The world remains full of opportunities and challenges.
Although we’ve seen global markets moving in tandem in recent years, Sara Potter of FactSet pointed out, “…we’re starting to see the end of the synchronized global growth that has prevailed over the last two years. While the U.S. economy remains strong, growth in Europe and Japan is moderating, and emerging markets are under increasing economic and financial market pressure.”
Strong economic growth and robust earnings helped U.S. stocks significantly outperform other regions of the world during the third quarter of 2018. In addition, the resolution of some trade tensions, namely the signing of a United States-Korea trade deal and the renegotiation of NAFTA (North American Free Trade Agreement), helped soothe investor concerns, reported Jeffrey Kleintop of Schwab.
The trade relationship between the United States and China, however, remains an itchy rash marring the outlook for economic growth in both countries. The Economist Intelligence Unit reported:
“Since the start of 2018 trade policy has become the biggest risk to The Economist Intelligence Unit's central forecast for global economic growth. We now expect this risk to materialize in the form of a bilateral trade war between the United States and China, with negative consequences for global growth…The trade war comes at a challenging time for the Chinese economy…The trade war will also affect the U.S. economy…the escalating trade dispute with China will start to weigh on growth later in 2018 and into 2019 – we now expect growth to slow in 2019 to 2.2 percent (2.5 percent previously). The U.S. manufacturing and agricultural sectors, in particular, will be hit by the trade dispute, and rising interest rates will cause private consumption to slow.”
China’s economic growth slowed during the third quarter. The nation experienced its slowest growth since 2009, reported Reuters.
Chinese stock markets generally lost value. However, some Chinese indices performed better than others, depending on the type of stocks included in the index. For example, the MSCI China Index, which measures large- and mid-cap stocks of various share types that trade on the mainland and in Hong Kong, was down 8.45 percent during the quarter.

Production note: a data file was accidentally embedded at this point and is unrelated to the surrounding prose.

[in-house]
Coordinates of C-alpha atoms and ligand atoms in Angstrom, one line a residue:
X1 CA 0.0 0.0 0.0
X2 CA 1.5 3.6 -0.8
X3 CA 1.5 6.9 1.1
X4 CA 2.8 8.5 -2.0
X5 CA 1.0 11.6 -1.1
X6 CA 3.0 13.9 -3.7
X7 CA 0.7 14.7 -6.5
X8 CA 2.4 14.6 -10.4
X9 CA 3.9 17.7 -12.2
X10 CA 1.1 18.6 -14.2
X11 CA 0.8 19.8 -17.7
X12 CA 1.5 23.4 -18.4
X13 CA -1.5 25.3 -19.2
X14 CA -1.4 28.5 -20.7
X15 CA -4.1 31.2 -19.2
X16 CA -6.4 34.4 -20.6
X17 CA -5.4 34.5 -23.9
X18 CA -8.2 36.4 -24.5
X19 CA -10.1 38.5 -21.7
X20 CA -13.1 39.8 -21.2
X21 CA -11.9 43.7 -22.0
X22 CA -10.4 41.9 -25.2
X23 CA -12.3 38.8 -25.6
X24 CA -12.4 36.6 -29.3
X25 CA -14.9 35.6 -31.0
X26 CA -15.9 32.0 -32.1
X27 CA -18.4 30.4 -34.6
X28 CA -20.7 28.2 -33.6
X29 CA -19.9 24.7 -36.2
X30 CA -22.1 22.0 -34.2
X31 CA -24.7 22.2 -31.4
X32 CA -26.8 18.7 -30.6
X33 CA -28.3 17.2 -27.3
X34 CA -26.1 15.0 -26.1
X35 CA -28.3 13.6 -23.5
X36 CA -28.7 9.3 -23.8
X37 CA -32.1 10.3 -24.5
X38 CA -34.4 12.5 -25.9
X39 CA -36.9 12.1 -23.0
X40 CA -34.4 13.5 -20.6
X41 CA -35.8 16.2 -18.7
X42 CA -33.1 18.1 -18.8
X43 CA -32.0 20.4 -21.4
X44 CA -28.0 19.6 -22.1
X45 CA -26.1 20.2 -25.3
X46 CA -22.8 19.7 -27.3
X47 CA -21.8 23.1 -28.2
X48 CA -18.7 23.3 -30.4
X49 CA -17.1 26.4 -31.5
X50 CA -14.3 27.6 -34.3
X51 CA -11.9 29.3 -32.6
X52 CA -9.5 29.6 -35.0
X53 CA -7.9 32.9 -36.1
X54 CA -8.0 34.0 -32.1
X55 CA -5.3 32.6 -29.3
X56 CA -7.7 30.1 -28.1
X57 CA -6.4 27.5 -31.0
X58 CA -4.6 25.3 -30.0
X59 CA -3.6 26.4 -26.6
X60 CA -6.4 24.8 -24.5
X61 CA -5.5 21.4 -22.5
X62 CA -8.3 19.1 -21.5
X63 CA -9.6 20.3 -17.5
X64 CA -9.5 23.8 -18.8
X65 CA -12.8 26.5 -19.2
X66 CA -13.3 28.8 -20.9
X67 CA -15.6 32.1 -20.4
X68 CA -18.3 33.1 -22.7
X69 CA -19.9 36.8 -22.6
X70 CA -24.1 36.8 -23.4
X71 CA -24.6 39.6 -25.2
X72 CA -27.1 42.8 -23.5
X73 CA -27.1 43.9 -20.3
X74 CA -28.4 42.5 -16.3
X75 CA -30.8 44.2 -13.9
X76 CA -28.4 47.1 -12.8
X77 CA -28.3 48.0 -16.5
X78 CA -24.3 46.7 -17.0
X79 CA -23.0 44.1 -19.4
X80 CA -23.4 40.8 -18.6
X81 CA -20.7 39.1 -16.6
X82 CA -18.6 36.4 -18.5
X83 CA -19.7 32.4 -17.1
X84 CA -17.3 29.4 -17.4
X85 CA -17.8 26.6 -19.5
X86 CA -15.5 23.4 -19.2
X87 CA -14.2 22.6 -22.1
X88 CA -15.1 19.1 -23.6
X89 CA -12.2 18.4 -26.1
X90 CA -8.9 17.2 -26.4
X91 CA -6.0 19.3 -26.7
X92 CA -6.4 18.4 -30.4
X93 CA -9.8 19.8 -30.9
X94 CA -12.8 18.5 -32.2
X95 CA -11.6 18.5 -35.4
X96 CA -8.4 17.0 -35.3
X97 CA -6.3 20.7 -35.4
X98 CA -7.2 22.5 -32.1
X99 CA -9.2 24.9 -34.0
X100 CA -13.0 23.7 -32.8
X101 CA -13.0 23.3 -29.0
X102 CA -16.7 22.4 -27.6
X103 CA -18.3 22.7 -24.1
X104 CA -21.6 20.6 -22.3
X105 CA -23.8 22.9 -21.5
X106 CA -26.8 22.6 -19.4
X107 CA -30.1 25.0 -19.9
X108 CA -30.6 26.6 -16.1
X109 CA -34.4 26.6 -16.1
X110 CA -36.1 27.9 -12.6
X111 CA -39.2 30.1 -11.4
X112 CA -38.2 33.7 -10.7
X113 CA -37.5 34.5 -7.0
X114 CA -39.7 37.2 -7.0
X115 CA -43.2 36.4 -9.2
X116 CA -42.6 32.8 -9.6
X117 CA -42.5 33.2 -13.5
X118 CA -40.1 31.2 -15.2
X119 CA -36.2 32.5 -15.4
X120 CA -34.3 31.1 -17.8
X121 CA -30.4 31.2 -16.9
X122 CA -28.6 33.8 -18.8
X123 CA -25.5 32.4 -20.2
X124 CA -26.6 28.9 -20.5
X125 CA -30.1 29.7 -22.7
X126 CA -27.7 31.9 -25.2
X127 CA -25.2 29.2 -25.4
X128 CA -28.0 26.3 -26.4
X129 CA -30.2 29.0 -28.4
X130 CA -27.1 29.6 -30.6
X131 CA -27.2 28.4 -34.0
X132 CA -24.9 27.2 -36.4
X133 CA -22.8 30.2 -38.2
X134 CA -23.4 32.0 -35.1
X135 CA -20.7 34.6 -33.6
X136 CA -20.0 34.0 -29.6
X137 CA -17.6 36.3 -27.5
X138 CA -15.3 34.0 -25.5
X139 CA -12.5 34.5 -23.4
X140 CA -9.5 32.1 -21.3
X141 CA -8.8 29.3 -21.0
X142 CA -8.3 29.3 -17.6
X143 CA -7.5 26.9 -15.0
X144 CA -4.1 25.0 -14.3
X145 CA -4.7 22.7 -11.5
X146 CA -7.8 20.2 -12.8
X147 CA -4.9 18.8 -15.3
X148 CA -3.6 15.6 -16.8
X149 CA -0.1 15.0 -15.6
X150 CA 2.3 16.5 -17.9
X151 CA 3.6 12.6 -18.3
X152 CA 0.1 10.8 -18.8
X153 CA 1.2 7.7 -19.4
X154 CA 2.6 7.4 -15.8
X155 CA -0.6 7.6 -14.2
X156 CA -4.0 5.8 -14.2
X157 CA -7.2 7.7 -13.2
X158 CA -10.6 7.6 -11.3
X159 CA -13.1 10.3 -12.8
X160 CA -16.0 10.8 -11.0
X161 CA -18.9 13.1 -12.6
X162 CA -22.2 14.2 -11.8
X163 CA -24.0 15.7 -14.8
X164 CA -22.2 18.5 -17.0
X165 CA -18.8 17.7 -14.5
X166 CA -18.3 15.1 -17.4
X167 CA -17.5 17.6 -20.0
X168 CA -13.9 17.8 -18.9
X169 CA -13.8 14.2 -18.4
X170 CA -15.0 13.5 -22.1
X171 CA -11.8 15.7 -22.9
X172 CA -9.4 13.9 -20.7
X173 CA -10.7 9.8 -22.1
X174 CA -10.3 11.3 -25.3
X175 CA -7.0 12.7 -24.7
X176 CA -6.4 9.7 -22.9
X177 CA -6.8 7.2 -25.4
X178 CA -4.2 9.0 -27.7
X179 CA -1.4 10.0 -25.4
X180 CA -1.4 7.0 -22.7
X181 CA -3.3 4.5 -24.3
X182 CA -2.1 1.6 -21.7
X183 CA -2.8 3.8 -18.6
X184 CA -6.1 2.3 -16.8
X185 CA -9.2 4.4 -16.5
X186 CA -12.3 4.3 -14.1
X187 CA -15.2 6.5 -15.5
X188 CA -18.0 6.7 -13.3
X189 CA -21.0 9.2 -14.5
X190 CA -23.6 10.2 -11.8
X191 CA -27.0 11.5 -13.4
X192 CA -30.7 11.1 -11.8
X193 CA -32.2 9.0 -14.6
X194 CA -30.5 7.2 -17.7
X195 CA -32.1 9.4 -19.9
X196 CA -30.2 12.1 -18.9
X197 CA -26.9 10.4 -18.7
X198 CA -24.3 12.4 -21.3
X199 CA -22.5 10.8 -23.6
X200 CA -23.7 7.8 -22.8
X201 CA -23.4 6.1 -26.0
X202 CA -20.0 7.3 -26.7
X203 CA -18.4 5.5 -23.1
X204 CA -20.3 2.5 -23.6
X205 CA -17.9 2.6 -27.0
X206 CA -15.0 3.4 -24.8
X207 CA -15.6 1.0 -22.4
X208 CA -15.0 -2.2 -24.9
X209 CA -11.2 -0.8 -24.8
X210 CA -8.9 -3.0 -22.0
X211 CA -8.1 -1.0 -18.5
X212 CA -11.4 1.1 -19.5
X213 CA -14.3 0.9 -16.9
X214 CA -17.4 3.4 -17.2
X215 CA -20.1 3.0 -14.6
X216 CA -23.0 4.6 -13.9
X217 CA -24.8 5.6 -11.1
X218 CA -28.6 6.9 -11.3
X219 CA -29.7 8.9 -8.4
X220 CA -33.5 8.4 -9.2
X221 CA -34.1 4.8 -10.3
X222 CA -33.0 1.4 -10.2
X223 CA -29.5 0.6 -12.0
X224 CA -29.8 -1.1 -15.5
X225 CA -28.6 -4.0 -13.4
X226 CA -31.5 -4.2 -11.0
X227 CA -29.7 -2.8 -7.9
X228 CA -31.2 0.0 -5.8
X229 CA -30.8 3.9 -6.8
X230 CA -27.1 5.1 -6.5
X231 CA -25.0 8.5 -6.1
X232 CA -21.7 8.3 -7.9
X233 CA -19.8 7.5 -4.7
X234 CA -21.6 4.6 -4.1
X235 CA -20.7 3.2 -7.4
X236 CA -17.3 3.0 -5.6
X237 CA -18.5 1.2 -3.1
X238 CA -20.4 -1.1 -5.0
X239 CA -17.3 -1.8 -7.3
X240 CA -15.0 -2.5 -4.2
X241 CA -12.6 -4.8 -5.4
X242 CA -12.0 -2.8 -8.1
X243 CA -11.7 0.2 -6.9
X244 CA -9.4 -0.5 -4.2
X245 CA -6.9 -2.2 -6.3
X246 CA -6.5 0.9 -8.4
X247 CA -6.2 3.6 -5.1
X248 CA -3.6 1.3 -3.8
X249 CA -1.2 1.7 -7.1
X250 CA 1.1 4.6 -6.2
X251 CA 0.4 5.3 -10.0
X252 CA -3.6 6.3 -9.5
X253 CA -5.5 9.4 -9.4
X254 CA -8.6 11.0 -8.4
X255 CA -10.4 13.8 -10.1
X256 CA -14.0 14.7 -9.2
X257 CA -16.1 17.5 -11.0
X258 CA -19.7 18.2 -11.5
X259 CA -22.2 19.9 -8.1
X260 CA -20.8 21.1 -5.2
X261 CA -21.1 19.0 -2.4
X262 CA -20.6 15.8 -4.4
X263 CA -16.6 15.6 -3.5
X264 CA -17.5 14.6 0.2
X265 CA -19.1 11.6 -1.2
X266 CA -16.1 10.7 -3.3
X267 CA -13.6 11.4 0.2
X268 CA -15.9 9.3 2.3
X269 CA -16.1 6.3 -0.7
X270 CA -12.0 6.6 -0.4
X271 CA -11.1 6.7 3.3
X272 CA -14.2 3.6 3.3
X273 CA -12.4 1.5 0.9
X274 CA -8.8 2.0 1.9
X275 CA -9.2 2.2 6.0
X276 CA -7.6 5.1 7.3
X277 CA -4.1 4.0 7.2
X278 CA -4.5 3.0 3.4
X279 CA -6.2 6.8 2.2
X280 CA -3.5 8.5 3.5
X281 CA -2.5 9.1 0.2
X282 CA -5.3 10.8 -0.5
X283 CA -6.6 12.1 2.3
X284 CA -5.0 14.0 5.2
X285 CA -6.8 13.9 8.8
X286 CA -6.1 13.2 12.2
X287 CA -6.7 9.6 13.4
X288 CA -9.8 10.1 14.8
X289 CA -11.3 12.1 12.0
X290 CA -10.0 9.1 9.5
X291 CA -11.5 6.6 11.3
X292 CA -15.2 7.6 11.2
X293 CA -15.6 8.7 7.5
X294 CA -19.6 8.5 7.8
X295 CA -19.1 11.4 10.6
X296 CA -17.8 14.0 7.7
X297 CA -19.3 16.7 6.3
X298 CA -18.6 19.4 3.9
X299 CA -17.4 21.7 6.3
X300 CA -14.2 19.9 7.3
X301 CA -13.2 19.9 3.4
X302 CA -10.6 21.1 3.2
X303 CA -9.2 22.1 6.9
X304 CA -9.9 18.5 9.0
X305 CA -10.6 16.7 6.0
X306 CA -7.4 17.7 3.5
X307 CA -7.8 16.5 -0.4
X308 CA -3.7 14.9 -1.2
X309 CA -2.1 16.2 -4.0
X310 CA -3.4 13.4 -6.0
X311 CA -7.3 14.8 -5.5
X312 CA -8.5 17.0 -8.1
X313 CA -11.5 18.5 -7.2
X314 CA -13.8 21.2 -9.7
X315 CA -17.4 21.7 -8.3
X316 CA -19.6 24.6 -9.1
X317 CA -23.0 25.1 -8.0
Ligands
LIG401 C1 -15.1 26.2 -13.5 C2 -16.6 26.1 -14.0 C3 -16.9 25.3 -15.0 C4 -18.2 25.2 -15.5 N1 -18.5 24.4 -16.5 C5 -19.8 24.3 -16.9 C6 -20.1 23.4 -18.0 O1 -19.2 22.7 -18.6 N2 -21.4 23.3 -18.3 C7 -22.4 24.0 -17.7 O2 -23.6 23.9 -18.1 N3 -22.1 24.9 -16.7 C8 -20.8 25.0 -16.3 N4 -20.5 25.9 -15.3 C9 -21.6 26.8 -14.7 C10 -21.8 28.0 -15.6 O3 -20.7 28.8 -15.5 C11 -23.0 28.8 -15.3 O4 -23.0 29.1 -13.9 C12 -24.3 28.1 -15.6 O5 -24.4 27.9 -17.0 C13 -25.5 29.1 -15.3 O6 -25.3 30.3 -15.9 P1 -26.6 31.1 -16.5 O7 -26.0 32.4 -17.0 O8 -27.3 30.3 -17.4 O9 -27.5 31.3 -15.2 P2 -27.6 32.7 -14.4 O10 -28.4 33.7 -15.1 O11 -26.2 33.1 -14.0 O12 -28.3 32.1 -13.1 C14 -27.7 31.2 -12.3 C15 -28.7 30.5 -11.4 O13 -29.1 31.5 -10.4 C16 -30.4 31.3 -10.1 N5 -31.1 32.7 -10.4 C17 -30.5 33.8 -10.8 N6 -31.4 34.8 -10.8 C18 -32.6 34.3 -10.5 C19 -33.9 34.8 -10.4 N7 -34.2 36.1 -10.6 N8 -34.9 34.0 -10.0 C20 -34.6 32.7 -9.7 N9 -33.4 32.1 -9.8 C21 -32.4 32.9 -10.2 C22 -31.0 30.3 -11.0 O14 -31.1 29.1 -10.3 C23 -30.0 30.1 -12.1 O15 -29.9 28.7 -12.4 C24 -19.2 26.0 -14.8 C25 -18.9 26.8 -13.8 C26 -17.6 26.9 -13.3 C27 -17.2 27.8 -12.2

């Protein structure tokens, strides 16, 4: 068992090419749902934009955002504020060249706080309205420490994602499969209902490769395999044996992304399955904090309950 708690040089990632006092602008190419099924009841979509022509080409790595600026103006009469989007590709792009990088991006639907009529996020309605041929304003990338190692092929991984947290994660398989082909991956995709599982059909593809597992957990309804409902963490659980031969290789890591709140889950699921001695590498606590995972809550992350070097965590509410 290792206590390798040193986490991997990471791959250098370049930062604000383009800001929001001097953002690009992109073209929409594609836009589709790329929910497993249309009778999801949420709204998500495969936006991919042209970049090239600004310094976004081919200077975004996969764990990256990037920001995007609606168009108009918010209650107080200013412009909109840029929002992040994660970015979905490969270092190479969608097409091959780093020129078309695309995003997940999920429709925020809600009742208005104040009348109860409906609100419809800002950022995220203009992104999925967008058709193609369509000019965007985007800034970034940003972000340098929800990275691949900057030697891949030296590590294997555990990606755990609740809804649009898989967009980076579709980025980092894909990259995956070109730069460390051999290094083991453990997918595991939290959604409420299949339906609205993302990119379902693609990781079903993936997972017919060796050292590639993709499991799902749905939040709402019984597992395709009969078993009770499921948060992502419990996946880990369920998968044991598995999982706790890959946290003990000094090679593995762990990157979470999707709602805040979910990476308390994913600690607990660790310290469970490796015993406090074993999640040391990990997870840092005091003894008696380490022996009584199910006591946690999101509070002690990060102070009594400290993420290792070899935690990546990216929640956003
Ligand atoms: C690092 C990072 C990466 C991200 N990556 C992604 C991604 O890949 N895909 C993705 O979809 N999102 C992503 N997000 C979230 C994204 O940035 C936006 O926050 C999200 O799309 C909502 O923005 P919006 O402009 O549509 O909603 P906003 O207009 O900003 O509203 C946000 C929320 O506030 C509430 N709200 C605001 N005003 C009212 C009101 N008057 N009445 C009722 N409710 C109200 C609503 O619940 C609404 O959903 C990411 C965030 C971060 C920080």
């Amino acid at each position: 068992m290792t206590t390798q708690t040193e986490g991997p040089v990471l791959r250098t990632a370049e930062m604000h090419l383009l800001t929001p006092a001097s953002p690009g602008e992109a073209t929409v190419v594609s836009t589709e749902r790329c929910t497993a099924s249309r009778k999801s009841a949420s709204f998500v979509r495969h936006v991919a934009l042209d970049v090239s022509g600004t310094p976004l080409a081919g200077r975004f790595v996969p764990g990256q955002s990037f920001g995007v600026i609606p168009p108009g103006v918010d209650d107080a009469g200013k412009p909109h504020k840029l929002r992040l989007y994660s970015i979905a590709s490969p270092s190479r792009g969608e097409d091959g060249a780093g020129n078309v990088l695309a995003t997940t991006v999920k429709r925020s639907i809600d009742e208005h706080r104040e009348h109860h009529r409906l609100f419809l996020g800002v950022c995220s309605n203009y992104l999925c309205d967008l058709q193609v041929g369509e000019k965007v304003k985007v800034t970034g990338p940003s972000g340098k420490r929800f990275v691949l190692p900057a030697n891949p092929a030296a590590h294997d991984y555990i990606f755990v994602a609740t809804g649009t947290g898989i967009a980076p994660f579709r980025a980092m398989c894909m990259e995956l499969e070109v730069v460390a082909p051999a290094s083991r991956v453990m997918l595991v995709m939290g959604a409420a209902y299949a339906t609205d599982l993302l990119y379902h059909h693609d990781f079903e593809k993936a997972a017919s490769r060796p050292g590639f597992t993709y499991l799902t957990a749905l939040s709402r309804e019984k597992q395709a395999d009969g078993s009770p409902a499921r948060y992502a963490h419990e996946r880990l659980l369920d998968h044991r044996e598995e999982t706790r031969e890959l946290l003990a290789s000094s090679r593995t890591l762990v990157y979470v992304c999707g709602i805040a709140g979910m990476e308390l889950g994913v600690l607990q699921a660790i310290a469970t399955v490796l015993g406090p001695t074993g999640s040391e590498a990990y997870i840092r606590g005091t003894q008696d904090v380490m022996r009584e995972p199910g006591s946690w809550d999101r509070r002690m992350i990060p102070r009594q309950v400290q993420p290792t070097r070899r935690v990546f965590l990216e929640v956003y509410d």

In contrast, the MSCI Red Chip Index, which is comprised of stocks that are incorporated outside of China, trade on the Hong Kong exchange, and are usually controlled by the state or a province or municipality, was up 3.25 percent for the quarter and flat year-to-date.
Emerging markets were weak performers overall during the third quarter, but there were bright spots. Schroders explained, “Turkey was the weakest index market amid a sharp sell-off in the lira…By contrast, Thailand recorded a strong gain and was the best performing index, with energy stocks among the strongest names. Mexico outperformed as the market rallied following general elections and an agreement with the United States on NAFTA renegotiation. Taiwan, where semiconductor stocks supported performance, also outperformed. Despite ongoing risk of new U.S. sanctions, Russian equities also finished ahead of the benchmark, benefiting from crude oil price strength.”
Political strife continued to hamper the European Union and the United Kingdom during the third quarter. Overall company profits weren’t particularly impressive in the region and neither was economic growth, reported BlackRock.
As the third quarter came to a close, Barron’s conducted its Fall Big Money Poll. Vito Racanelli reported almost two-thirds of professional money managers from across the country said the U.S. stock market was fairly valued – and that was before the market slid lower early in the fourth quarter. While the money managers’ assessment doesn’t mean all U.S. stocks are fairly valued, there may be opportunities to invest in sound companies at attractive prices.
Trade tensions, inflation trends, and central bank monetary policy are likely to affect the performance of markets during the remainder of 2018 and into next year.
New Trend: Pets and financial planning. Animals have played important roles in human lives for centuries. They provide companionship, comic relief, work assistance, transportation, reassurance, protection, and food.
Today, emotional-support and service animals may be found in workplaces, beauty salons, cafes, theatres, airplanes, and many other places where our parents or grandparents would have been surprised to find them. Landlords charge pet rent, and some service animals qualify as a medical expense under Internal Revenue Service rules.
It is also becoming more and more common for pet owners to include pets in their financial planning goals. While you cannot leave your pet property, you can make arrangements to have your pet cared for after you are gone.
Last week, The Economist reported, “Two-thirds of all horse owners in America have made some provision in their wills for their pets, according to a survey by the American Pet Products Association. Over a third of American pet owners say they would pay for animal-related expenses by putting less into their retirement accounts. And, three-quarters of those buying a home said they would turn down an otherwise ideal property if it did not meet their animal’s needs.” In addition, pets can become beneficiaries of trusts.
Whether you think the idea of providing financial support for pets is silly or you wholeheartedly embrace it, the role of animals in the lives of many Americans is changing.
Weekly Focus – Think About It
“Animals are such agreeable friends - they ask no questions; they pass no criticisms.”
--George Eliot (a.k.a. Mary Anne Evans), English Novelist